Debian is a bit trickier to install and set up on a Macbook than Fedora is (Fedora on Macbook). Here’s some information I found in comparison to Fedora.
All of this was done using Debian’s graphical installer. YMMV if you use the text installer.
If you’ve never installed Debian on anything before, play around in VirtualBox for practice.
In Fedora when you let it create its own partition layout, it would create its own EFI system partition for
/boot/efi and install its boot code there. My disk looked like this:
/dev/sda1: Apple EFI System Partition
/dev/sda2: Mac OS X
/dev/sda3: Mac OS Recovery
/dev/sda4: Fedora EFI System Partition (
/dev/sda5: Fedora boot partition (
/dev/sda6: Encrypted LUKS + LVM container
With Debian on the other hand, if you’re not careful it will just install its bootloader onto the same ESP partition as Apple’s. If you don’t want that and you’d prefer Debian to use your own ESP partition, these are the steps:
Keep your eye on it as you go and add partitions, because for example setting up an encrypted space or LVM will require writing the partition table and it will reset which partitions it wants to “keep” or not, and it will probably put the “K” next to the Apple ESP again!
This isn’t Mac specific, but Fedora makes it so easy to set up full disk encryption with LUKS (dm-crypt) and LVM and setting this up on Debian is a much more manual process.
The main thing to do is make sure you create an encrypted volume first, THEN put the LVM on top of it. If you do it the other way around you’ll end up entering your encryption password once each for all the partitions inside the LVM!
So I set up my ESP and /boot partitions as normal (this part’s easy), and then I picked the encrypted disk setup and chose the free space at the end of the disk for where to put the encrypted volume.
Once the encrypted volume was there I went into the Logical Volume Management and picked the
/dev/mapper/ crypto partition as the target. In the LVM you can add multiple logical volumes and this is done similarly to normal partitions, so I made one for rootfs (50GB), swap (4GB) and home (the remaining space).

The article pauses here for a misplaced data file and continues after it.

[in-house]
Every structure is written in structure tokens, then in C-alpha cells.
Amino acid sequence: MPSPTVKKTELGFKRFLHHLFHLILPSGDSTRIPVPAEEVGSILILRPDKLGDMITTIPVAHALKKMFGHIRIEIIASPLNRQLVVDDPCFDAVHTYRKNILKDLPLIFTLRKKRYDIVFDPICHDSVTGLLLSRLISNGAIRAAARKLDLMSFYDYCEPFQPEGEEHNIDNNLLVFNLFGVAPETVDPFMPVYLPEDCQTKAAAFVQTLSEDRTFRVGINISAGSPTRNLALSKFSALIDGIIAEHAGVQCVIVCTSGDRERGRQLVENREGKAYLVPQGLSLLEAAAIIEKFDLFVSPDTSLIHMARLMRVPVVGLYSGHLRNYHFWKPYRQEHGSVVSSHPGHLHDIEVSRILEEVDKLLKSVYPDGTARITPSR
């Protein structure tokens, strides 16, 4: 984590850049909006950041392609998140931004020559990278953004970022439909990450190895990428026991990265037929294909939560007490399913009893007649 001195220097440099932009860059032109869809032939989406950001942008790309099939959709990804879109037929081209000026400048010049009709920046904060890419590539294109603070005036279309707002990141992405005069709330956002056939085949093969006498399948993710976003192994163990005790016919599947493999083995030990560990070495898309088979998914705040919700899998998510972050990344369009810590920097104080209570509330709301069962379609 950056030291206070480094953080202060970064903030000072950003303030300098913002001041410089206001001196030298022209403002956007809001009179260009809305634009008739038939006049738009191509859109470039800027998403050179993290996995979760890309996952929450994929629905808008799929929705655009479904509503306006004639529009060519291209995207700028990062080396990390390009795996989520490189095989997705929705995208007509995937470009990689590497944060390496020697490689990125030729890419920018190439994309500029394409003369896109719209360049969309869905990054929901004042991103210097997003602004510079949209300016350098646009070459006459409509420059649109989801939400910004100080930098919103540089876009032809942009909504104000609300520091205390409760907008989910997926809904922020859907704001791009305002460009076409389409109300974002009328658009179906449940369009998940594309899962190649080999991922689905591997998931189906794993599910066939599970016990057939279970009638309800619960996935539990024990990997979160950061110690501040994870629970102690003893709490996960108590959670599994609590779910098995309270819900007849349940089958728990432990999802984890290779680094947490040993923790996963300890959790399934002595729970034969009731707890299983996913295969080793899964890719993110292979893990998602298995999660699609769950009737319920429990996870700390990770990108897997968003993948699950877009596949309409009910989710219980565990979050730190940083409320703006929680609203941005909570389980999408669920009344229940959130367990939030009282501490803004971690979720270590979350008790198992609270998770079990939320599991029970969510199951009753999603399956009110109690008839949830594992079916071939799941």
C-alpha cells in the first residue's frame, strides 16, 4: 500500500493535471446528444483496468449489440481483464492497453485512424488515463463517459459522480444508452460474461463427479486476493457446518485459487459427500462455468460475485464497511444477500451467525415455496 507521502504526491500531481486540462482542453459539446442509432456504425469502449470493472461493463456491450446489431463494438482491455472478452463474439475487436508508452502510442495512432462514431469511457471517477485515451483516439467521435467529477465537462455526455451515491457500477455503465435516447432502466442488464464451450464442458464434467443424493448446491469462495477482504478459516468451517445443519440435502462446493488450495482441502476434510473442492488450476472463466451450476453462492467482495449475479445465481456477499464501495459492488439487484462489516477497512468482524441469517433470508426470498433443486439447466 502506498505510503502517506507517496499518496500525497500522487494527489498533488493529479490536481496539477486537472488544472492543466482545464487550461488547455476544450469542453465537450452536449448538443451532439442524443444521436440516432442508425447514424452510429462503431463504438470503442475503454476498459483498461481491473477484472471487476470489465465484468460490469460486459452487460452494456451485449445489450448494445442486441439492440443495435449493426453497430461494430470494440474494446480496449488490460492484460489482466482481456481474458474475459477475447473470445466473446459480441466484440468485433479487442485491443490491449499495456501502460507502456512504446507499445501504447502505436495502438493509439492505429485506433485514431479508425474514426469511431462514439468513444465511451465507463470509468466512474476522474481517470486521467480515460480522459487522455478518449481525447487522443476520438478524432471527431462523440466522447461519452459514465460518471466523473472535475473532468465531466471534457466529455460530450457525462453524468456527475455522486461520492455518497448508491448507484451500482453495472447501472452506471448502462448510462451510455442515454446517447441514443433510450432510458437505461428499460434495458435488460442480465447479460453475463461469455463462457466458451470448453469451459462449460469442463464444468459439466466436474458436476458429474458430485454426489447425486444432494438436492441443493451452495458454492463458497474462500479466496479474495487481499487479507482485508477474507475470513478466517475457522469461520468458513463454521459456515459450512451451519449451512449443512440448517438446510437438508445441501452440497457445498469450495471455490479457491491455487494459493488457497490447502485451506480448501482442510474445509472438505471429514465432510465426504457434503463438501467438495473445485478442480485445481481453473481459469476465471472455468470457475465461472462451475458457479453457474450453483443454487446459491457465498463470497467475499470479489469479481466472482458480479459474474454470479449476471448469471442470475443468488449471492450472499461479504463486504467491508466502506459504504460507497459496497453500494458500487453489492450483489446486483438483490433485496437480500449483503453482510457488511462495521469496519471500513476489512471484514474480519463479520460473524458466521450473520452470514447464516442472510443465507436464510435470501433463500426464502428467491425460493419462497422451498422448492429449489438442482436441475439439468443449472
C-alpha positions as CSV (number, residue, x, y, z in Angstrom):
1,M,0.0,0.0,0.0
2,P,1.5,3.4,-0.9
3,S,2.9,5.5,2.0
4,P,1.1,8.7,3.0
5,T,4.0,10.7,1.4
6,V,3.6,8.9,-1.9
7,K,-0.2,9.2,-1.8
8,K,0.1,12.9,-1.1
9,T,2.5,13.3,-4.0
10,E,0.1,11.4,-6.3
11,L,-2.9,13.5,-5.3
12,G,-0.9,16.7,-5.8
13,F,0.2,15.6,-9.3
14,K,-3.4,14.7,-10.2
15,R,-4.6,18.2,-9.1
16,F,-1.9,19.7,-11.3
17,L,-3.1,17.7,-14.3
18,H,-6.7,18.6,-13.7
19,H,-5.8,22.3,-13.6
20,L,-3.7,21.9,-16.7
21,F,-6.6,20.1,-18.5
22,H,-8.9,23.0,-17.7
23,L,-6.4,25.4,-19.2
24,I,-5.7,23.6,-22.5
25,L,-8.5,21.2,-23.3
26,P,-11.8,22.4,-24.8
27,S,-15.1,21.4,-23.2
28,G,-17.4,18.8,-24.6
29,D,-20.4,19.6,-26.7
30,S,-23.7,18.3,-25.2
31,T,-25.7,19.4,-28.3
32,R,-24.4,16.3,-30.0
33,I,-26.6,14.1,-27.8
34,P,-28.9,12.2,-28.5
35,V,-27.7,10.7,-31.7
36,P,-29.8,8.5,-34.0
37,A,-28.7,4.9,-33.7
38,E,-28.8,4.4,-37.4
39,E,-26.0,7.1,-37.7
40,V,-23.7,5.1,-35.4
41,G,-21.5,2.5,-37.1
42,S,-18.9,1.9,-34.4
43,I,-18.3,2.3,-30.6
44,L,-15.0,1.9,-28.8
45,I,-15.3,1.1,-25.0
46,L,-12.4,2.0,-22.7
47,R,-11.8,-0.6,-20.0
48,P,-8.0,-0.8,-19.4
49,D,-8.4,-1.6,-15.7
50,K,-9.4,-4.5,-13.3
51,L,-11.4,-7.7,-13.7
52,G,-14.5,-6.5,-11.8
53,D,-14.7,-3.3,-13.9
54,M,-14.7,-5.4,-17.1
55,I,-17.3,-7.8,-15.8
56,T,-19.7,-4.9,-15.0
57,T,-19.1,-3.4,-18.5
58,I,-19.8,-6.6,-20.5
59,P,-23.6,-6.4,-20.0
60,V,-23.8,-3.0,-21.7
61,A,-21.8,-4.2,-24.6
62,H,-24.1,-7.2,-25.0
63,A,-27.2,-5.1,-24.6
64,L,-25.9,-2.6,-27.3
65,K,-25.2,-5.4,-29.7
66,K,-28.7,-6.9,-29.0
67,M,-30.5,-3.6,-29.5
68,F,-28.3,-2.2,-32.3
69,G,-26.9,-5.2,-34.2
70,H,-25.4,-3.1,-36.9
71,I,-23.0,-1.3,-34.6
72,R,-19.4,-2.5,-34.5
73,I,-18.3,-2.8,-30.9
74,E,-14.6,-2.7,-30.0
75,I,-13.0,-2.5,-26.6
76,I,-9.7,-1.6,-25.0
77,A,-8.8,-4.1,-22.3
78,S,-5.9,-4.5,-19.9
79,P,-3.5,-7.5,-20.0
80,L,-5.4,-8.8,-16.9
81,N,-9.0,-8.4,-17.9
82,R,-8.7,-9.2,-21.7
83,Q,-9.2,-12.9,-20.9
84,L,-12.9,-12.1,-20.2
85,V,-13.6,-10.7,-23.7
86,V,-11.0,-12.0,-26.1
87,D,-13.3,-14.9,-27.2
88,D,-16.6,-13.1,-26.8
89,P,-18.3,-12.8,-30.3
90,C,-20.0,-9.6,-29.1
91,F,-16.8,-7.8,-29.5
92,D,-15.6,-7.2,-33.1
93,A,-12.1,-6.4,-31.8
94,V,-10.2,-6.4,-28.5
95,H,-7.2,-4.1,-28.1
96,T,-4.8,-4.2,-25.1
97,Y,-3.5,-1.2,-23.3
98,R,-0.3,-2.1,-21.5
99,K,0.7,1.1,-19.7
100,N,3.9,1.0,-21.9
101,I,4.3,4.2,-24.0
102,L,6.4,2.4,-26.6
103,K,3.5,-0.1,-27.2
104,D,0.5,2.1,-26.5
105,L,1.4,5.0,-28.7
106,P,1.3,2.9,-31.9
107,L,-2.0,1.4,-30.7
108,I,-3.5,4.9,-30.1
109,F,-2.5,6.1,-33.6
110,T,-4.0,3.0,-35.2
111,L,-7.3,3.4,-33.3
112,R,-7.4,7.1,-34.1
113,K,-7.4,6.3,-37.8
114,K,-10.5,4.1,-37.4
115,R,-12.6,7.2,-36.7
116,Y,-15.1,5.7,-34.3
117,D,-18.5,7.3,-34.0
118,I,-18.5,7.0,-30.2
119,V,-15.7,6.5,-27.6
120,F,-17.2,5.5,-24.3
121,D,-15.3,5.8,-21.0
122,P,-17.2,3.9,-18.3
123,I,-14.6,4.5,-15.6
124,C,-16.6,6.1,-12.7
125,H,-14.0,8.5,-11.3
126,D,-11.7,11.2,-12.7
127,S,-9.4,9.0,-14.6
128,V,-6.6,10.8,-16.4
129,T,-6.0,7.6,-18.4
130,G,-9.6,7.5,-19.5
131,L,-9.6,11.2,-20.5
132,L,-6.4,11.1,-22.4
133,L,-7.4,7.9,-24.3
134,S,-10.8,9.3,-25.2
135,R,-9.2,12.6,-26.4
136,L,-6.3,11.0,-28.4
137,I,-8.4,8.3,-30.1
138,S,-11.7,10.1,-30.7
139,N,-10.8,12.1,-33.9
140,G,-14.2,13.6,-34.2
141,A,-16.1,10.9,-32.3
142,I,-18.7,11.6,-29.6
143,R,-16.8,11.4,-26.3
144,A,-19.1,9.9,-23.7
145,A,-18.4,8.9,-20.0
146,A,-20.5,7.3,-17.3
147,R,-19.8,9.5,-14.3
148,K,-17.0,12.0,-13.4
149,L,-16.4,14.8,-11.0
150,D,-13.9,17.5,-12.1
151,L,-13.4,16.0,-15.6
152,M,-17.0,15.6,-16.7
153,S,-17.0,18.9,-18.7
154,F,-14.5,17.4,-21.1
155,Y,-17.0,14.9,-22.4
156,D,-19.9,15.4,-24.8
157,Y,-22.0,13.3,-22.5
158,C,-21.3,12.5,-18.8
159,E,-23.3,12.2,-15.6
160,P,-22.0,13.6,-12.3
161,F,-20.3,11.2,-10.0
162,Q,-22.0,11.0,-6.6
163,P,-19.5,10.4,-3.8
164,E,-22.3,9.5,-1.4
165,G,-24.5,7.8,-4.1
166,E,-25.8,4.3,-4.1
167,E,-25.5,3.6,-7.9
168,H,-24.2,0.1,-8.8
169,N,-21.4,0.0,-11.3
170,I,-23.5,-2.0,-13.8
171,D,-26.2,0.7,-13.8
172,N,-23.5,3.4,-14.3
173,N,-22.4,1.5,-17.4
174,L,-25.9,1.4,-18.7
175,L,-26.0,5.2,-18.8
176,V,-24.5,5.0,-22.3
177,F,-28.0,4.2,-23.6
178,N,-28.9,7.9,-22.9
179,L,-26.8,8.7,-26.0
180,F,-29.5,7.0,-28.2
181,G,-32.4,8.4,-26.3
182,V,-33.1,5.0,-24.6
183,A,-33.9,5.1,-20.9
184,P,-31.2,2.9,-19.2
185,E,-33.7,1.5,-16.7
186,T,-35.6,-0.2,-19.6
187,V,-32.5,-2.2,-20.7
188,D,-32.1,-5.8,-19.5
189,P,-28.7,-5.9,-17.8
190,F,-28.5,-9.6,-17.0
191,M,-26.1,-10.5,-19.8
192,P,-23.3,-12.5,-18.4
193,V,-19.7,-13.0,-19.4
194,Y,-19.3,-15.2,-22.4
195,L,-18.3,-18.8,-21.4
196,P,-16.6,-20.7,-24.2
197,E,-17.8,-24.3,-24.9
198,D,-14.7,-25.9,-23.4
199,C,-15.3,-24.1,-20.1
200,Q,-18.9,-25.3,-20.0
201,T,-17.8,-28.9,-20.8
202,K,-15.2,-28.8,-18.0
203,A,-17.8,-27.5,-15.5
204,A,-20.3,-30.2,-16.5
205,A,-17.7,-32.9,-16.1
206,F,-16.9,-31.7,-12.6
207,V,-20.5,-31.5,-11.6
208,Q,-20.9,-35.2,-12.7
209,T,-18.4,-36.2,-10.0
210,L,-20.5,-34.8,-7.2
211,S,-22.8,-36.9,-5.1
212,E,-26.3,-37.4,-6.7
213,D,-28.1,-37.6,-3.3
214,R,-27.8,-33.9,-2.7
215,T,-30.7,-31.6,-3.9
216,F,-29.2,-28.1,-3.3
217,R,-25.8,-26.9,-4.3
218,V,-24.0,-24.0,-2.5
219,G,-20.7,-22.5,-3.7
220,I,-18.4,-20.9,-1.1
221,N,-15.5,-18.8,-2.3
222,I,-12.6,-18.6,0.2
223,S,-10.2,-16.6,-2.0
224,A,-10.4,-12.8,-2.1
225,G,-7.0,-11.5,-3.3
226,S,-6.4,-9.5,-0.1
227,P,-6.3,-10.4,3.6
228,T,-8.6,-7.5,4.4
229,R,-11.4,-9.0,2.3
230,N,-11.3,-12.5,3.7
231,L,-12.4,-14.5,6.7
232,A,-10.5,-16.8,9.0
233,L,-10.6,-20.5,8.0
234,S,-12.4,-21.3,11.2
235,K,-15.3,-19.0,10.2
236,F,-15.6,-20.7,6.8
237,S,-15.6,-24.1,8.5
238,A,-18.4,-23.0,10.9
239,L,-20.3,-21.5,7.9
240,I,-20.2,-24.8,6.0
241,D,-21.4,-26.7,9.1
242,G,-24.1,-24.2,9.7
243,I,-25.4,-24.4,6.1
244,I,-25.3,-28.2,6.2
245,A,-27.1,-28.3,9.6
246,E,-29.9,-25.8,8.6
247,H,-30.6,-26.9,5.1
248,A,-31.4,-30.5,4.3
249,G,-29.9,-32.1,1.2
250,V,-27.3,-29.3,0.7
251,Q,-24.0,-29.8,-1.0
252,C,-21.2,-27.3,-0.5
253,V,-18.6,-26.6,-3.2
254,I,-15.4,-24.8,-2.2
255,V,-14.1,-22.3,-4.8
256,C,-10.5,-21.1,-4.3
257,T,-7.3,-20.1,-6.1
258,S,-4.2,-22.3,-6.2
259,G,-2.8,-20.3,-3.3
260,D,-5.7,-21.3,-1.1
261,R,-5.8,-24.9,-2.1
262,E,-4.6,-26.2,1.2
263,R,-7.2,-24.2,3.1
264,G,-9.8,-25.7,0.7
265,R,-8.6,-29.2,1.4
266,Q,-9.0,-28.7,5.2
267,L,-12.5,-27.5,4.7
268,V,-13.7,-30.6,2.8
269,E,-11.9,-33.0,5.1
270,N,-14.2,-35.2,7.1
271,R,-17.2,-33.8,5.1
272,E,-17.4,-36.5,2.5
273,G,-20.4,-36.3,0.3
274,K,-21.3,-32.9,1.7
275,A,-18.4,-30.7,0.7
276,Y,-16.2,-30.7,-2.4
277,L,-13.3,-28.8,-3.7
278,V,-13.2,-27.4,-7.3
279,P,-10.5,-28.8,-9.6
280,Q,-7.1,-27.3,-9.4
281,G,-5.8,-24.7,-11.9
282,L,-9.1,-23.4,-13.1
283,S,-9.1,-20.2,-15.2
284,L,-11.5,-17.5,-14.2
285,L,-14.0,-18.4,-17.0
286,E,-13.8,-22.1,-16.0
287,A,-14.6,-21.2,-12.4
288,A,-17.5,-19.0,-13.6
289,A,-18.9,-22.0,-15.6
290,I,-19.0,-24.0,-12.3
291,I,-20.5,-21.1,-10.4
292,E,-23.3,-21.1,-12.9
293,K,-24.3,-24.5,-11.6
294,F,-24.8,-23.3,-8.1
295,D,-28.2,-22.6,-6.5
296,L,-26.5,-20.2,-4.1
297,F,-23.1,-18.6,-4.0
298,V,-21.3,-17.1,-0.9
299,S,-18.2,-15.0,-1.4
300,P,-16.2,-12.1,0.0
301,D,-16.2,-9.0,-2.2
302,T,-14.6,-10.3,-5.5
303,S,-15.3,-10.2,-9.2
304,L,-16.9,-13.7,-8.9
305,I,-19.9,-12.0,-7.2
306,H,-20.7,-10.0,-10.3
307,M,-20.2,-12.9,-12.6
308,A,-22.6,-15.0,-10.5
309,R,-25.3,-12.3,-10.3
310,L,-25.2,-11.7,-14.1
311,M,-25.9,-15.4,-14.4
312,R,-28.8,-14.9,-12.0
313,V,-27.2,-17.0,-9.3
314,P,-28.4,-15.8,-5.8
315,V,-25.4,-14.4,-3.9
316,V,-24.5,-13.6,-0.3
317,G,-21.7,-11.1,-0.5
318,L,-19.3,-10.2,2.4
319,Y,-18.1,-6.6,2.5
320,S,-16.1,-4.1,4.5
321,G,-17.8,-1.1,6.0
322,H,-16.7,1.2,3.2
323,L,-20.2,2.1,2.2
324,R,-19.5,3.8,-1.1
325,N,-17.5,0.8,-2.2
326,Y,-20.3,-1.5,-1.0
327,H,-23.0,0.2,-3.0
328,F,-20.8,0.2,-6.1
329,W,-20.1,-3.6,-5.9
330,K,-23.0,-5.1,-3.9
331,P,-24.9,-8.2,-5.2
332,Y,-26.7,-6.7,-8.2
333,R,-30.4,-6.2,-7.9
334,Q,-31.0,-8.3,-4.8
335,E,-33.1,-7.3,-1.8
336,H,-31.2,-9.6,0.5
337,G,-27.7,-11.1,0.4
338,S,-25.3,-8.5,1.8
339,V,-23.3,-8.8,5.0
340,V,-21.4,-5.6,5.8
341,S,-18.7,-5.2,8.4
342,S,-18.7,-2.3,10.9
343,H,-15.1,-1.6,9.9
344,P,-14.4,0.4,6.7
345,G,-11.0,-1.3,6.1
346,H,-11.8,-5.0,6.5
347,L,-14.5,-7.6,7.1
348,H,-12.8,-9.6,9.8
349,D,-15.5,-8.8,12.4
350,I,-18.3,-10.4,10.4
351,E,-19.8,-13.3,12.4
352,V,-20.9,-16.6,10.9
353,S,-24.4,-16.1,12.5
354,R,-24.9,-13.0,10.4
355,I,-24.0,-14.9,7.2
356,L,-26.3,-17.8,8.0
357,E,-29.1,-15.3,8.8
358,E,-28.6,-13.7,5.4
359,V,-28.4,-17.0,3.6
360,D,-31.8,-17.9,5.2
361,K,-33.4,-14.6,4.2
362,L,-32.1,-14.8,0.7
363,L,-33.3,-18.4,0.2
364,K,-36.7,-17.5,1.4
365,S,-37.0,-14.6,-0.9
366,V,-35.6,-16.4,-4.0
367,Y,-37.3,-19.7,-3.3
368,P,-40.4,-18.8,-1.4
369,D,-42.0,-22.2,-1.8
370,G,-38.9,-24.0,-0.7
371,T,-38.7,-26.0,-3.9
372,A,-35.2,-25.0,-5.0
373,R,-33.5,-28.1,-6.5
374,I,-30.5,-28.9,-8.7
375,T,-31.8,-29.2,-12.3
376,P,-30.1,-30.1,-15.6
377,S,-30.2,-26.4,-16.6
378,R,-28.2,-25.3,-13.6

When I had Fedora on the Macbook: if I booted the computer while holding the Option key, the Apple Startup Manager would appear and list Mac OS X and Fedora as bootable targets, and any other bootable USB devices attached at the time. Also, under Mac OS X in the Startup Disk preferences, Fedora would have an entry and could be picked as the default operating system.
In Debian none of this got set up for me automatically.
I tried following directions from here but just ended up with an unbootable system (or rather, it would simply boot into OS X; Debian was still missing from the Apple Startup Manager). YMMV.
I decided not to mess with it. What I found from researching is that:
Macbooks have an Intel FAT ESP partition but they don’t use it to boot. It occasionally gets used as a staging area for firmware updates though.
In the event that the EFI boot gets messed up and prefers Mac OS instead (e.g. this happens when upgrading to a newer version of OS X), I’ll just have to use a Linux LiveUSB and re-assign the preferred boot order via the
Unlike in Fedora, Debian fully supports all of the keyboard functions on the Macbook Air (mid 2015), including the display backlight keys. I now suspect this may have been an SELinux issue in Fedora, since Debian doesn’t have SELinux and Fedora would try to adjust the brightness (showing a progress bar on-screen) but simply failing to.
In Fedora you’d have needed to get RPMFusion and install
akmod-wl to get the wifi to work.
In Debian you can follow the directions on the Debian wiki to get the
wl driver loaded. Briefly:
Enable the “non-free” repo in
/etc/apt/sources.list and run these commands:
# Update and install linux headers and broadcom-sta-dkms % apt-get update % apt-get install linux-headers-$(uname -r|sed 's,[^-]*-[^-]*-,,') broadcom-sta-dkms # Unload conflicting modules % modprobe -r b44 b43 b43legacy ssb brcmsmac # Load the wl driver % modprobe wl